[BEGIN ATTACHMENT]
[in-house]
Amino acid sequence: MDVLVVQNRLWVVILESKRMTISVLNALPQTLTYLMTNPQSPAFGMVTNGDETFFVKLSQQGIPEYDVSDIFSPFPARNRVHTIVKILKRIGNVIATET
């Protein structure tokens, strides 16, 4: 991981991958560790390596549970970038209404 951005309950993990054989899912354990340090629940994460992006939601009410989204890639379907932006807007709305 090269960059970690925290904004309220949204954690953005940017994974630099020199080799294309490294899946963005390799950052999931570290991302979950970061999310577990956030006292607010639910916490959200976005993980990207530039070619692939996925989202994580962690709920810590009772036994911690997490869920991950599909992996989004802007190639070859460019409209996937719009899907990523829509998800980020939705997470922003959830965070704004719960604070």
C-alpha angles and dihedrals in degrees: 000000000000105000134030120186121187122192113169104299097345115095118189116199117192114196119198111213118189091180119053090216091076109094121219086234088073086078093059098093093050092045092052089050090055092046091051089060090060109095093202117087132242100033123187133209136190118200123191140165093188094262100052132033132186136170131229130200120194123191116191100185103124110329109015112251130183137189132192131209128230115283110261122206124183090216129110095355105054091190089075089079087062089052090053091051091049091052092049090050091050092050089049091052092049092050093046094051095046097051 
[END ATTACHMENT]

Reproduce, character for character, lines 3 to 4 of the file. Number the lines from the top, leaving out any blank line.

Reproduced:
């Protein structure tokens, strides 16, 4: 991981991958560790390596549970970038209404 951005309950993990054989899912354990340090629940994460992006939601009410989204890639379907932006807007709305 090269960059970690925290904004309220949204954690953005940017994974630099020199080799294309490294899946963005390799950052999931570290991302979950970061999310577990956030006292607010639910916490959200976005993980990207530039070619692939996925989202994580962690709920810590009772036994911690997490869920991950599909992996989004802007190639070859460019409209996937719009899907990523829509998800980020939705997470922003959830965070704004719960604070």
C-alpha angles and dihedrals in degrees: 000000000000105000134030120186121187122192113169104299097345115095118189116199117192114196119198111213118189091180119053090216091076109094121219086234088073086078093059098093093050092045092052089050090055092046091051089060090060109095093202117087132242100033123187133209136190118200123191140165093188094262100052132033132186136170131229130200120194123191116191100185103124110329109015112251130183137189132192131209128230115283110261122206124183090216129110095355105054091190089075089079087062089052090053091051091049091052092049090050091050092050089049091052092049092050093046094051095046097051 